Four months into the school year, first-year Teach for America teachers tell the Memphis Flyer what it’s like in their classroom. A resource teacher working with special education students writes, “My job is not just about teaching; it is about changing mindsets.”
The first few weeks, I would start a lesson or hand out work, and the students would be confused. Not confused by the material but confused that they had work to do.
“But this is a resource class, not a real class” was the phrase that I heard endlessly. Especially from Justin. He would walk into class and ask for a free day, a music day, a poker day, any day that he didn’t have to learn. I explained that school was for learning, not just hanging out, but he would just laugh at me.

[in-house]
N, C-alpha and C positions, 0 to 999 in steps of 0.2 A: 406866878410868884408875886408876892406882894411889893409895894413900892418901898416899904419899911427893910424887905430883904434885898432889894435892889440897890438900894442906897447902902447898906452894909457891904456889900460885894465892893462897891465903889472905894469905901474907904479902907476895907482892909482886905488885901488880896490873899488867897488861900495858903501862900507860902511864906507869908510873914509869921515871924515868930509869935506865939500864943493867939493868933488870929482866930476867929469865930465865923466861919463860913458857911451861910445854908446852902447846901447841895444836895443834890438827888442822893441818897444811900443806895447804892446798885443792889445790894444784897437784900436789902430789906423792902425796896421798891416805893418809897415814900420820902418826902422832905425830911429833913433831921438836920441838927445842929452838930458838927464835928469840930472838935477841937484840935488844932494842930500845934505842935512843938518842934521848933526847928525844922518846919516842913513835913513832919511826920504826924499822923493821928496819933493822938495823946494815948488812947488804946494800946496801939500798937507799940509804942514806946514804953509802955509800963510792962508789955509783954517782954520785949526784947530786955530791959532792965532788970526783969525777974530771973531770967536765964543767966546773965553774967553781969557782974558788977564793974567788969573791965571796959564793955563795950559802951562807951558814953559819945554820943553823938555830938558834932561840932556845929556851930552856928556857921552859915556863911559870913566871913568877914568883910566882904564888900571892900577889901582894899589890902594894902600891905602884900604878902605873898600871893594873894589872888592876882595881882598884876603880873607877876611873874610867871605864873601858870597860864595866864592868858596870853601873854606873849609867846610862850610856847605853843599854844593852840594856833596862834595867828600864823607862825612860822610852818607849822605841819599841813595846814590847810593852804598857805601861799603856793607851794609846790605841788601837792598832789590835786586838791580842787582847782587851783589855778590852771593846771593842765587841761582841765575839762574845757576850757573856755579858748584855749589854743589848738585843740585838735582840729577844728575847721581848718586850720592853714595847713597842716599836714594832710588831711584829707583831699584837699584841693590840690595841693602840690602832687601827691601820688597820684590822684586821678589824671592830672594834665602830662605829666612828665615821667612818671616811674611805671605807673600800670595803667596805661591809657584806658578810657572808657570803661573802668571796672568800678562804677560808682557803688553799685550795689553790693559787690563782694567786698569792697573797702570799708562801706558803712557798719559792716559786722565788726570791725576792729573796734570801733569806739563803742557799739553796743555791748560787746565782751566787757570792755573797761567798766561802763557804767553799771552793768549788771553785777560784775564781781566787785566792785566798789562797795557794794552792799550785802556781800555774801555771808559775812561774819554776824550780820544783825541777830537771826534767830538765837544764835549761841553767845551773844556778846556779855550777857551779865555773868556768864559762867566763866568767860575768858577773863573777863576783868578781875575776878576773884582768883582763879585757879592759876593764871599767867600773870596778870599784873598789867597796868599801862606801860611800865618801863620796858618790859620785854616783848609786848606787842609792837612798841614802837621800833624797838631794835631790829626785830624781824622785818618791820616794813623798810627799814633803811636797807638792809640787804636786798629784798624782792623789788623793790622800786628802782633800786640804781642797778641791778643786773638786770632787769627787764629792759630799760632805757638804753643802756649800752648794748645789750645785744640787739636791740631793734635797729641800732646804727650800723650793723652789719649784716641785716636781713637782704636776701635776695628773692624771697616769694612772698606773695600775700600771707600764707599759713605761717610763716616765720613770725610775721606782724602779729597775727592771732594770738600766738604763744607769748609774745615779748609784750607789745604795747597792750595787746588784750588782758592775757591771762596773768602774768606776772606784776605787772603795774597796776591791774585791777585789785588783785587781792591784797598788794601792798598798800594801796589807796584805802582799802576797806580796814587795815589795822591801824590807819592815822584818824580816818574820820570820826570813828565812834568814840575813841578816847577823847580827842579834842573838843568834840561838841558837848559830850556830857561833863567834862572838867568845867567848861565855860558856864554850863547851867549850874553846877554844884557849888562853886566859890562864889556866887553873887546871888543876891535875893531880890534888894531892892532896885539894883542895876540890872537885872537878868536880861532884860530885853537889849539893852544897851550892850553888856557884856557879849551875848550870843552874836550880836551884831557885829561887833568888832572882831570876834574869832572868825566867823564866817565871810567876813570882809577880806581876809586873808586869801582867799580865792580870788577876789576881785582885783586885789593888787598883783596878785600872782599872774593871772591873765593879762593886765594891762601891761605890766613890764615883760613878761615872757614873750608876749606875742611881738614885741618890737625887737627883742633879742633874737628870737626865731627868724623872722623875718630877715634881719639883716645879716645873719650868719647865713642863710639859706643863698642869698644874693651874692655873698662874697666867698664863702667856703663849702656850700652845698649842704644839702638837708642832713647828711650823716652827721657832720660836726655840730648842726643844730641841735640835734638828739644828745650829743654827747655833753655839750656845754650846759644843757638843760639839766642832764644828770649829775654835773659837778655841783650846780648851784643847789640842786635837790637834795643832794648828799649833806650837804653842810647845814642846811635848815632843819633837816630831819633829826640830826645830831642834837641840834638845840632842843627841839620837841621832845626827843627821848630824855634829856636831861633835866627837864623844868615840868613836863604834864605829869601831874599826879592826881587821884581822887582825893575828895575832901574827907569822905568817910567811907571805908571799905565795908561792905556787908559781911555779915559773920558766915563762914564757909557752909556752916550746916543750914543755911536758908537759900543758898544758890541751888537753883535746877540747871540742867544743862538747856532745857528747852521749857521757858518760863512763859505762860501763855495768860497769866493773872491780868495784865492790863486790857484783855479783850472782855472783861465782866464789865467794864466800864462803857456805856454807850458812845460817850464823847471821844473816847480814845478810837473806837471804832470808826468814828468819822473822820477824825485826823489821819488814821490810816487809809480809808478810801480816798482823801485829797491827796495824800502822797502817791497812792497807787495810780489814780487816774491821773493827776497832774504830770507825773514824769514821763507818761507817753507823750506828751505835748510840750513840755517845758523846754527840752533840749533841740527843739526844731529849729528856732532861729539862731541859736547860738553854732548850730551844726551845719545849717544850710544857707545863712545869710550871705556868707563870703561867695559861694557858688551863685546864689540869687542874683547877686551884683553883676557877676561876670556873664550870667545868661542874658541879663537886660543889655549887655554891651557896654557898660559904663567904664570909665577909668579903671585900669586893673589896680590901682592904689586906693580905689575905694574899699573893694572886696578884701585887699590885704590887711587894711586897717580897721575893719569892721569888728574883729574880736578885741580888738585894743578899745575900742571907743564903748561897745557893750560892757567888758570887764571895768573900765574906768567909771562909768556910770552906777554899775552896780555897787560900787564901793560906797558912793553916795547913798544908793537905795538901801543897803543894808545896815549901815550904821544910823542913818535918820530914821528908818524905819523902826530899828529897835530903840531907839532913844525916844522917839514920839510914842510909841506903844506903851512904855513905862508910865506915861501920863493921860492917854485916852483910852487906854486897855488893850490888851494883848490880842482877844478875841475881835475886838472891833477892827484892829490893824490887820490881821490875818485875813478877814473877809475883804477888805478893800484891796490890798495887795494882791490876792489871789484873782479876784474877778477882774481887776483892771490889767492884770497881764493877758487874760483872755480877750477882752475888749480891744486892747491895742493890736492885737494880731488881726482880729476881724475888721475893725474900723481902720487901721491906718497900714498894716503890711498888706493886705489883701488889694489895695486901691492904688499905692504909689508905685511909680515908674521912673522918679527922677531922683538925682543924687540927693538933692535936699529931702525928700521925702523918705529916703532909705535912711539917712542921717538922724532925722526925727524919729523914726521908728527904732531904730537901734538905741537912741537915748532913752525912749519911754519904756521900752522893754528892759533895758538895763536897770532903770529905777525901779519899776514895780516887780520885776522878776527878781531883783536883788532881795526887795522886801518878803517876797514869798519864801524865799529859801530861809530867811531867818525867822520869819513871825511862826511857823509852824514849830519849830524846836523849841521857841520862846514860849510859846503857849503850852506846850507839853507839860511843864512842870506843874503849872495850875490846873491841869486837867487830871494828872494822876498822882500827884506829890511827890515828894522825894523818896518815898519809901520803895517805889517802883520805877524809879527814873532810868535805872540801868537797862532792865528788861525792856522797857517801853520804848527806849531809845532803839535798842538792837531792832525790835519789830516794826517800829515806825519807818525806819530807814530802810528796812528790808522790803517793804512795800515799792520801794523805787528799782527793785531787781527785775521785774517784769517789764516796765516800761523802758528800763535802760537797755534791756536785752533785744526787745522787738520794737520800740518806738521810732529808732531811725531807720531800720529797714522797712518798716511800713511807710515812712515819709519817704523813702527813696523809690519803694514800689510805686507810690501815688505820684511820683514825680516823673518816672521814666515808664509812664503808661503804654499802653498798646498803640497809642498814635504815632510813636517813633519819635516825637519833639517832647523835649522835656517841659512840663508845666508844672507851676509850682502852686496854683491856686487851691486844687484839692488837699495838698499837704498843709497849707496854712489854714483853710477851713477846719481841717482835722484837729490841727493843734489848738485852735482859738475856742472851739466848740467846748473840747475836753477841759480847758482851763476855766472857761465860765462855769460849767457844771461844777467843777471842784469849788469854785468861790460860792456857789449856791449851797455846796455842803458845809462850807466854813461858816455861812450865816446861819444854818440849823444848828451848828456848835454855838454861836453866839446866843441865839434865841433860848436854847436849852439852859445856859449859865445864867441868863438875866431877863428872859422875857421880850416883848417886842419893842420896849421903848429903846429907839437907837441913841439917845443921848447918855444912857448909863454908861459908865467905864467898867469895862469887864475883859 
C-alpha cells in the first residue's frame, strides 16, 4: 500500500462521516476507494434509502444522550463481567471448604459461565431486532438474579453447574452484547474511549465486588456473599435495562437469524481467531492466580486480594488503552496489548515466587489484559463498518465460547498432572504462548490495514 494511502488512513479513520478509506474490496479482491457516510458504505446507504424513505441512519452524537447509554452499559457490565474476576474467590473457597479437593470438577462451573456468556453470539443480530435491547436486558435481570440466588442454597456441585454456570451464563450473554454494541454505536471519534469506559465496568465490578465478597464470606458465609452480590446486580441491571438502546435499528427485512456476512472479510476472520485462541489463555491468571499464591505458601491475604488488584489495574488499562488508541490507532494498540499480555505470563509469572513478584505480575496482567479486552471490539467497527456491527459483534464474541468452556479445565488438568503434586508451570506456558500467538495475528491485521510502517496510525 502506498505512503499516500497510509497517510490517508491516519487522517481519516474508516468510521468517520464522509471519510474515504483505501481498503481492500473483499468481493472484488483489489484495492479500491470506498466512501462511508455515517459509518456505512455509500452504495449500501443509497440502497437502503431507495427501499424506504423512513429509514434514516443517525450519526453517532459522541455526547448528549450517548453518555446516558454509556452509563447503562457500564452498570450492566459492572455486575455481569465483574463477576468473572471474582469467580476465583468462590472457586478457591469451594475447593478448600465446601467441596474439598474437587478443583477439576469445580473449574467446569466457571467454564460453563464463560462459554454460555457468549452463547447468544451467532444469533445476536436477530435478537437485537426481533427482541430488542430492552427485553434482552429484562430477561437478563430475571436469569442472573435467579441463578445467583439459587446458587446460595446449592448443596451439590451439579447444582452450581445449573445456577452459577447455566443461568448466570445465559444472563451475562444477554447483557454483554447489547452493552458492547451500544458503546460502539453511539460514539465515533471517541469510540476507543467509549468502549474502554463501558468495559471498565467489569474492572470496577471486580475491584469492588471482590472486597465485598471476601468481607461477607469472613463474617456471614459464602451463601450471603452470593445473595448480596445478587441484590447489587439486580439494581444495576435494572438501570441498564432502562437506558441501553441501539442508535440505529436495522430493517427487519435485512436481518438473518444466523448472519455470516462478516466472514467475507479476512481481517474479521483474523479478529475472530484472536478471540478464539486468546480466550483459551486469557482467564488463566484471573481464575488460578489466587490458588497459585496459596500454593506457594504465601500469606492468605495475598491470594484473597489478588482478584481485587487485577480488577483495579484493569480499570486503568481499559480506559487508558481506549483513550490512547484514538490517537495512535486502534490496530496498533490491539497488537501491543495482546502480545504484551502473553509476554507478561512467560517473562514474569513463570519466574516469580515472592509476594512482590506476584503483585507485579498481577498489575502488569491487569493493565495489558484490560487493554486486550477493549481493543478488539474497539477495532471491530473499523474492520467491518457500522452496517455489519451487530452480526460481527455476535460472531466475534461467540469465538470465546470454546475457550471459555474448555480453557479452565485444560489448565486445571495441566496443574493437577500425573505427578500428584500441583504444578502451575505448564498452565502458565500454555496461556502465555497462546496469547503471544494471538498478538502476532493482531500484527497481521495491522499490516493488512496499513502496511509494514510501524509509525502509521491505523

I faced the same mindsets in my school staff too. Students have to take three Gateway exams to get a diploma, and one of these is an algebra exam. I looked at a practice test and realized that I would need graphing calculators to teach all the graphing and functions. So I talked to a woman at my school to see if she could tell me where to find calculators, and I heard a familiar phrase: “But this is a resource class, not a real class.” I felt so defeated when I realized that all my kids had probably ever heard was this idea — that their classes weren’t “real” classes; they weren’t even “real” students.
Many of the TFA teachers are exhausted but some are starting to see that they’re making a difference.